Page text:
| ||Squalus americanus Mitchill, 1815, (not S. americanus Gmelin, 1789 = Dalatias licha).|
| ||Squalus littoralis Le Sueur, 1818|
| ||Squalus macrodus Mitchell, 1817|
| ||Carcharias griseus Ayres, 1843|
| ||Odontaspis americanus Abbott, 1861|
| ||? Odontaspis cinerea Macleay, 1880, (nomen nudum).|
| ||Lamna ecarinata Hemprich & Ehrenberg, 1899|
| ||Carcharias arenarius Ogilby, 1911|
| ||Carcharias owstoni Garman, 1913|
| ||? Squalus lixa Larranaga, 1923|
| ||Odontaspis platensis Lahille, 1928|
| ||Odontaspis taurus Rafinesque, 1810|
| ||Carcharias platensis Lahille, 1928|
|En - Sand tiger shark, Fr - Requin taureau, Sp - Toro bacota.|
3Alpha Code: CCT Taxonomic Code: 1060200501|
|Scientific Name with Original Description|
|Carcharias taurus Rafinesque, 1810. Caratt. gen. sp. anim. piant. Sicilia, Palermo, pt. 1:10, pl. 14, fig. 1. Holotype: Unknown. Type Locality: Sicily, Mediterranean Sea.|
Snout short and somewhat flattened; eyes small;
three rows of large upper anterior teeth and usually no symphyseal teeth on each side of symphysis; posterior teeth well differentiated from lateral teeth, with cusps and cusplets reduced or absent, molariform.
First dorsal base closer to pelvic bases than to pectoral bases, with its origin well behind inner margins of pectorals and its insertion about over pelvic origins; second dorsal fin about as large as first dorsal; anal fin about as large or slightly larger than dorsal fins and with its origin under midbase of second dorsal.
|fieldmarks: A large, bulky shark. Head with a flattened-conical snout, eyes without nictitating eyelids, mouth long and extending behind eyes, teeth large, with prominent narrow cusps and lateral cusplets, upper anterior teeth separated from lateral teeth by small intermediate teeth. Anal fin and both dorsal fins equally large and broad-based, first dorsal fin on back closer to pelvic fins than pectorals, upper precaudal pit present but lateral keels absent from caudal peduncle, caudal fin asymmetrical but with a strong ventral lobe. Colour: light brown, often with darker reddish or brownish spots scattered on body.|
|Can be confused with: Included as synonyms of Carcharias taurusare a number of regional species that have often been considered valid in the older literature, but which are most likely local representatives of a single, wide-ranging species. The dental characters most often used to distinguish these species (see Bigelow & Schroeder, 1948) apparently vary considerably within samples from a given area (Applegate, 1965, Sadowsky, 1970, Taniuchi, 1970). These include Squalus americanusand its synonyms from the western North Atlantic, Odontaspis platensis from the western South Atlantic, Carcharias owstoni from the western North Pacific, and Carcharias arenarius from Australia. Abe et al. (1968, 1969), Sadowsky (1970), Taniuchi (1970), and Whitley & Pollard (1980) have all used the species name taurus for the local representatives of the species formerly named owstoni, arenarius, and platensis.|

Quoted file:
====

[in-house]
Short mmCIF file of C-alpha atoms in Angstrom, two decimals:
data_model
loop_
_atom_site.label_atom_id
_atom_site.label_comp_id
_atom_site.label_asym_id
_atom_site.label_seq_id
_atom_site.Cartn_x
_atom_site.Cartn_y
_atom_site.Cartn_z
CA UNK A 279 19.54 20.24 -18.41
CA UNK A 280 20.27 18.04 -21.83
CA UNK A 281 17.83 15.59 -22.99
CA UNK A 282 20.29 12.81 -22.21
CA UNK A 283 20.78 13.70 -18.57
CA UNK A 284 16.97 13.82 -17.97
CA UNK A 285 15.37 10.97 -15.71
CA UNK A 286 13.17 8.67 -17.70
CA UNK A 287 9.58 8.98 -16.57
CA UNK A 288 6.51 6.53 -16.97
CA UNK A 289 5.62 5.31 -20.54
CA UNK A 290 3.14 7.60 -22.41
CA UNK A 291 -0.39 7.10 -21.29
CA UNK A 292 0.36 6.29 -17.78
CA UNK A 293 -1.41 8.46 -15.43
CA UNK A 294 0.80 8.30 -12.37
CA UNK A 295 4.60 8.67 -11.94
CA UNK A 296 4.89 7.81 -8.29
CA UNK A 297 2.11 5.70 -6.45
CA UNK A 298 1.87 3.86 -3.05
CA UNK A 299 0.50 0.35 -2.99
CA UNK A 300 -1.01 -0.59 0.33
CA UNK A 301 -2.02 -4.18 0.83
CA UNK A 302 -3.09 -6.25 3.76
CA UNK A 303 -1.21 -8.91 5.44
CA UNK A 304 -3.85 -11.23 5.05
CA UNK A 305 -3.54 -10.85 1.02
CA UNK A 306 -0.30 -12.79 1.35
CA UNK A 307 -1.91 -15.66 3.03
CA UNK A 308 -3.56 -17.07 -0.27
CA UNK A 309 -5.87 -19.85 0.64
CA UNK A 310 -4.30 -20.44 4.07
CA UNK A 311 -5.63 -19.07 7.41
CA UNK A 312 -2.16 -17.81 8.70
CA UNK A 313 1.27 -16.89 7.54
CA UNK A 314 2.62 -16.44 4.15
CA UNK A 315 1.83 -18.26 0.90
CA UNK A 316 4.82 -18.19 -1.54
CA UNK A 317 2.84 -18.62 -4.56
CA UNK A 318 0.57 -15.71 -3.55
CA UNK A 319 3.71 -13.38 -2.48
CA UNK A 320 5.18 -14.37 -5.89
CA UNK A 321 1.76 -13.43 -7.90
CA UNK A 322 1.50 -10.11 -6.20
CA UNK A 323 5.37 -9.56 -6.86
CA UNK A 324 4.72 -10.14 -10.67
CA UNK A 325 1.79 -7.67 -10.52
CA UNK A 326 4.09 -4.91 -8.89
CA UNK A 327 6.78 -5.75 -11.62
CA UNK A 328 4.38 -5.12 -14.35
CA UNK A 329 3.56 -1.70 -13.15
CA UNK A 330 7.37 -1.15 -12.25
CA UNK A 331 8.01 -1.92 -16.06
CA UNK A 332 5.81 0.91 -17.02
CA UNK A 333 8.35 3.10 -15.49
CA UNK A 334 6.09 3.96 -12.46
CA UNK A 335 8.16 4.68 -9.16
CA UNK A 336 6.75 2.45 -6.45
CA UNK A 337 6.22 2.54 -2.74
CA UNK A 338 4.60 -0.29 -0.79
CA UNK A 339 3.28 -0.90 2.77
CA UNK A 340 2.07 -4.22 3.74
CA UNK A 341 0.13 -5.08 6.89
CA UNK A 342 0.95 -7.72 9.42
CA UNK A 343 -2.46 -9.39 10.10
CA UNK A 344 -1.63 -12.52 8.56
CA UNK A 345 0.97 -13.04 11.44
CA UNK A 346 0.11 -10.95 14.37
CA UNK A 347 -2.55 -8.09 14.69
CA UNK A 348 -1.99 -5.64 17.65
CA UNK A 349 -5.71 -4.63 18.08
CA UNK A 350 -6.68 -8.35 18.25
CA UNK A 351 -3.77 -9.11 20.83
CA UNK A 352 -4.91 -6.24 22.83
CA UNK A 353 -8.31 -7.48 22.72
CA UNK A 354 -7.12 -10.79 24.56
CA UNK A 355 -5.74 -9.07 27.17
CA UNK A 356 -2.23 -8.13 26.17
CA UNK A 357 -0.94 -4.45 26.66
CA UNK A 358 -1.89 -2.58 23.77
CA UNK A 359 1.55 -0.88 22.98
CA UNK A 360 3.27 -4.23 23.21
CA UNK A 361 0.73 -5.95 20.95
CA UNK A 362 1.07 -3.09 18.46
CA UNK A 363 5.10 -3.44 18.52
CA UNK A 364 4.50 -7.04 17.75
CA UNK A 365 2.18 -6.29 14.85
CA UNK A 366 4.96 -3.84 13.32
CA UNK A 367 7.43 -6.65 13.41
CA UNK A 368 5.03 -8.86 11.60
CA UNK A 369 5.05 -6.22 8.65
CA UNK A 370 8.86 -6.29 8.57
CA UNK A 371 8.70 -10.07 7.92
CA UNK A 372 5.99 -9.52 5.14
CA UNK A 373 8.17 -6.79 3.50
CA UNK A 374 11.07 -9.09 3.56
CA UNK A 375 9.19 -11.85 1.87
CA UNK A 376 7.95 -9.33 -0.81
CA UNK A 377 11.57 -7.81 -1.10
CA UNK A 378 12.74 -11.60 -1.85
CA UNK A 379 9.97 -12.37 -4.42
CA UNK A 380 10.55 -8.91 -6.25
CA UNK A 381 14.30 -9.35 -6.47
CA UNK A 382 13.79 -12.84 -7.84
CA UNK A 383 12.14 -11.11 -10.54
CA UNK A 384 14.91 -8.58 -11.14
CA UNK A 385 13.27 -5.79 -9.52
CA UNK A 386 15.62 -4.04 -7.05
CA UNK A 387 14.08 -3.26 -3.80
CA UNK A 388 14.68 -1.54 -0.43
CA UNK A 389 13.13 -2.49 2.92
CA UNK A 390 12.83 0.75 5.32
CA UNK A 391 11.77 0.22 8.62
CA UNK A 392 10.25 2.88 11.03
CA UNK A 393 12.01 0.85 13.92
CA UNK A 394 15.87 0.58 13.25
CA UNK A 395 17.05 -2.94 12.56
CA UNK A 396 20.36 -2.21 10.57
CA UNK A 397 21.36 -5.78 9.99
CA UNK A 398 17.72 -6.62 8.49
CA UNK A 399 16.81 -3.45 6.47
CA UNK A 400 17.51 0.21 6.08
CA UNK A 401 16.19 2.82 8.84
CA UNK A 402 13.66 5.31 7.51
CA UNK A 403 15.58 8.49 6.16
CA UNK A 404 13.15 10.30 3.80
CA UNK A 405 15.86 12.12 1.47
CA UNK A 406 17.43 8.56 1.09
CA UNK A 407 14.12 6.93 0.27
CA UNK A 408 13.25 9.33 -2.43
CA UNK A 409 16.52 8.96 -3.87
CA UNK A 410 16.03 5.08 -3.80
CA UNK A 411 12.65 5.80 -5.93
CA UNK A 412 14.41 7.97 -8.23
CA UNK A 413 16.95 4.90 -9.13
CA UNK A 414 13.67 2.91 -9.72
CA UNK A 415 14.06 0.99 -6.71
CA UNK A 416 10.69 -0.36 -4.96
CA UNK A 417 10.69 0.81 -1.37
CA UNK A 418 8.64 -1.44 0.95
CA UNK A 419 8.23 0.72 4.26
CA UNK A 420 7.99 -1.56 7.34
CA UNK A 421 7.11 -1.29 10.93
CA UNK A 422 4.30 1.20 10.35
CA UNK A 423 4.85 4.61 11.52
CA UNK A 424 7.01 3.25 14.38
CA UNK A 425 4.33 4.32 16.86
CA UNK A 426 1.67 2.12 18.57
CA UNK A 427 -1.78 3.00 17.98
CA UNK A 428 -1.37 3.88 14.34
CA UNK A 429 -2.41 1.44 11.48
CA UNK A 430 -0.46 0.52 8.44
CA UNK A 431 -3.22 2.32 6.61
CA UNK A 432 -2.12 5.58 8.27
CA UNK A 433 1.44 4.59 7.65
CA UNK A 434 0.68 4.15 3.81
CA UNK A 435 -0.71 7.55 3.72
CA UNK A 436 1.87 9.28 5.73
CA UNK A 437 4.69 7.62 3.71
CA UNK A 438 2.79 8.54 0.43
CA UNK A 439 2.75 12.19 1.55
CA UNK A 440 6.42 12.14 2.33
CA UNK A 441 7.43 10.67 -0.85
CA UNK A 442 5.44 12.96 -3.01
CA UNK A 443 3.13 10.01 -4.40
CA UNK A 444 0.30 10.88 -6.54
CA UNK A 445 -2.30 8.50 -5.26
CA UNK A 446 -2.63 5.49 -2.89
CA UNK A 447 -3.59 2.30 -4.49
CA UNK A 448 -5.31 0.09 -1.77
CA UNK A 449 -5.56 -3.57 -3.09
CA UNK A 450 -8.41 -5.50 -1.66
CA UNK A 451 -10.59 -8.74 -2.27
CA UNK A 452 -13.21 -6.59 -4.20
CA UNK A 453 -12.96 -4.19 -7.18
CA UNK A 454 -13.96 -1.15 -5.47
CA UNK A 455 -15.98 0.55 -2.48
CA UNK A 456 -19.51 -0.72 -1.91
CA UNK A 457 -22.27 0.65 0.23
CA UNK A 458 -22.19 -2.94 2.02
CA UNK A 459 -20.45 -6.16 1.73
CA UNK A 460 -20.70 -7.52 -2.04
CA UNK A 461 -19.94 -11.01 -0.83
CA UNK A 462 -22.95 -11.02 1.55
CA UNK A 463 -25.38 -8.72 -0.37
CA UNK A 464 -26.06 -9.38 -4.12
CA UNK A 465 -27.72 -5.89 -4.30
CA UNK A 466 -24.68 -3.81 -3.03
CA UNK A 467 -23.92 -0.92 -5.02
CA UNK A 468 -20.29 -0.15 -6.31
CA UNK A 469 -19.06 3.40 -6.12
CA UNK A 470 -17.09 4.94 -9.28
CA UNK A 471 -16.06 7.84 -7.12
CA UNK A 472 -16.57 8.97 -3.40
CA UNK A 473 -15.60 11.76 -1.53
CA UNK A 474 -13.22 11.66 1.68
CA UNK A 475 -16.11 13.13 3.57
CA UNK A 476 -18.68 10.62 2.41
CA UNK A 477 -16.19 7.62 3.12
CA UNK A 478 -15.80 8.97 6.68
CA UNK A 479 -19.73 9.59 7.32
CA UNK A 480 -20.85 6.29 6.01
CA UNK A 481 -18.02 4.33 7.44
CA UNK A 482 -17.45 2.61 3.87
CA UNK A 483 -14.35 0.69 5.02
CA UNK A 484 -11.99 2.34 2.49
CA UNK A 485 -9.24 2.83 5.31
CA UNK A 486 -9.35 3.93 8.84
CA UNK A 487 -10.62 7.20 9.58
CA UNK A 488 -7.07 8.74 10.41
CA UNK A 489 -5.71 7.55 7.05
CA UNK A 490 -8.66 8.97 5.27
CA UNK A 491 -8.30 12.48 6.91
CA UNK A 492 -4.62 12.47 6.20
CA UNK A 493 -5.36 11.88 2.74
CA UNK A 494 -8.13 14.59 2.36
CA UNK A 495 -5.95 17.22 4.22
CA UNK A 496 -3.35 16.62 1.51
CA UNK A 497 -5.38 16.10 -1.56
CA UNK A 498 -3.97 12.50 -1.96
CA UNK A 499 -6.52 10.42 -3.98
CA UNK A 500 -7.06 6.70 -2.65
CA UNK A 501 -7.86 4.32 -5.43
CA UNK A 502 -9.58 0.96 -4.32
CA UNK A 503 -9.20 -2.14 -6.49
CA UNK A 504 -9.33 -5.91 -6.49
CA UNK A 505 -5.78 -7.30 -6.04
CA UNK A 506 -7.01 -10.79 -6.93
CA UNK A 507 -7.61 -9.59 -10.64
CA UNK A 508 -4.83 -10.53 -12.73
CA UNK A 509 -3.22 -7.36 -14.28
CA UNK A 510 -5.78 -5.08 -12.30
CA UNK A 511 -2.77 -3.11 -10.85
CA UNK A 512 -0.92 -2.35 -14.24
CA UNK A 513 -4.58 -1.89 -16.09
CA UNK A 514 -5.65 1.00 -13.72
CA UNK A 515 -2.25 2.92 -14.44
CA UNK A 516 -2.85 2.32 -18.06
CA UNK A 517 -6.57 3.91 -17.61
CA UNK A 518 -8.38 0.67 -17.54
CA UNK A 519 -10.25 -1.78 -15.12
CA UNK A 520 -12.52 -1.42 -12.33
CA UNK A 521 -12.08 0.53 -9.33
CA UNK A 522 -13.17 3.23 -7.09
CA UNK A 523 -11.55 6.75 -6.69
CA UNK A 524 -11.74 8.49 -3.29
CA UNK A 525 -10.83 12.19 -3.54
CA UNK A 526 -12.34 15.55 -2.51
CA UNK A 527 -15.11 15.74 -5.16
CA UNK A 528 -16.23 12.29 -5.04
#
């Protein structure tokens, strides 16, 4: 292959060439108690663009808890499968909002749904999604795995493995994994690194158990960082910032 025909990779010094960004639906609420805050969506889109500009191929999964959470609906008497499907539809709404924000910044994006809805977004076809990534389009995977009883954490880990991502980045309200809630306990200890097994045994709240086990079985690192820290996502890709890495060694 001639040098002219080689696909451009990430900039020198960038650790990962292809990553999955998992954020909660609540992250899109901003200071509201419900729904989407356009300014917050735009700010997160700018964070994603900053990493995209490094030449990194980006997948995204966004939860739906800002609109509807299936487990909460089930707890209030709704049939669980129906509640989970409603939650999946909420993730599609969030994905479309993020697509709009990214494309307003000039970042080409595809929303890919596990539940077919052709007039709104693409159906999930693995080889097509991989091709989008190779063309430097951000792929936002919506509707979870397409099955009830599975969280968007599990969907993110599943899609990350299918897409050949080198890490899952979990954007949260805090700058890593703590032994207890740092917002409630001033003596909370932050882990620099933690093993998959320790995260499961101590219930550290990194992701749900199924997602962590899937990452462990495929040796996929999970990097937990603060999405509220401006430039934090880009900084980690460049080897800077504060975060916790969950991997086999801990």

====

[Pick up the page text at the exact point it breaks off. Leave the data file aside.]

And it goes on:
|Western Atlantic: Gulf of Maine to Florida, northern Gulf of Mexico, Bahamas, Bermuda; southern Brazil to Argentina. Eastern Atlantic: Mediterranean to Canary Islands; Cape Verde Islands, Senegal, Ghana, southern Nigeria to Cameroon. Western Indian Ocean: South Africa to southern Mozambique; Red Sea, Pakistan, ?India. Western Pacific: ?Indonesia, ?VietNam, Japan, China; Australia (Queensland, New South Wales, Victoria, Tasmania, South Australia, Western Australia).|
|Habitat and Biology|
|This is a common littoral shark in temperate and tropical waters where it occurs.It ranges from the surf zone, in shallow bays, and around coral and rocky reefs down to at least 191 m depth. This species is often found near or on the bottom but also occurs in midwater or at the surface.It is a strong but slow midwater swimmer that is more active at night. This shark is denser than water, but it swallows air at the surface and holds it in its stomach to maintain approximately neutral buoyancy. Like a bony fish with a swimbladder, it is capable of hovering motionless in the water. It is a very hardy species that readily adapts to captivity and can live for many years and even give birth in adequate tank facilities. This species occurs as solitary individuals or in small to large schools. It is strongly migratory in parts of its range, particularly in its northern and southern extremities where pronounced poleward migrations occur in summer and equatorial movements in fall and winter. Aggregations of individuals occur for feeding, courtship, mating, and birth.|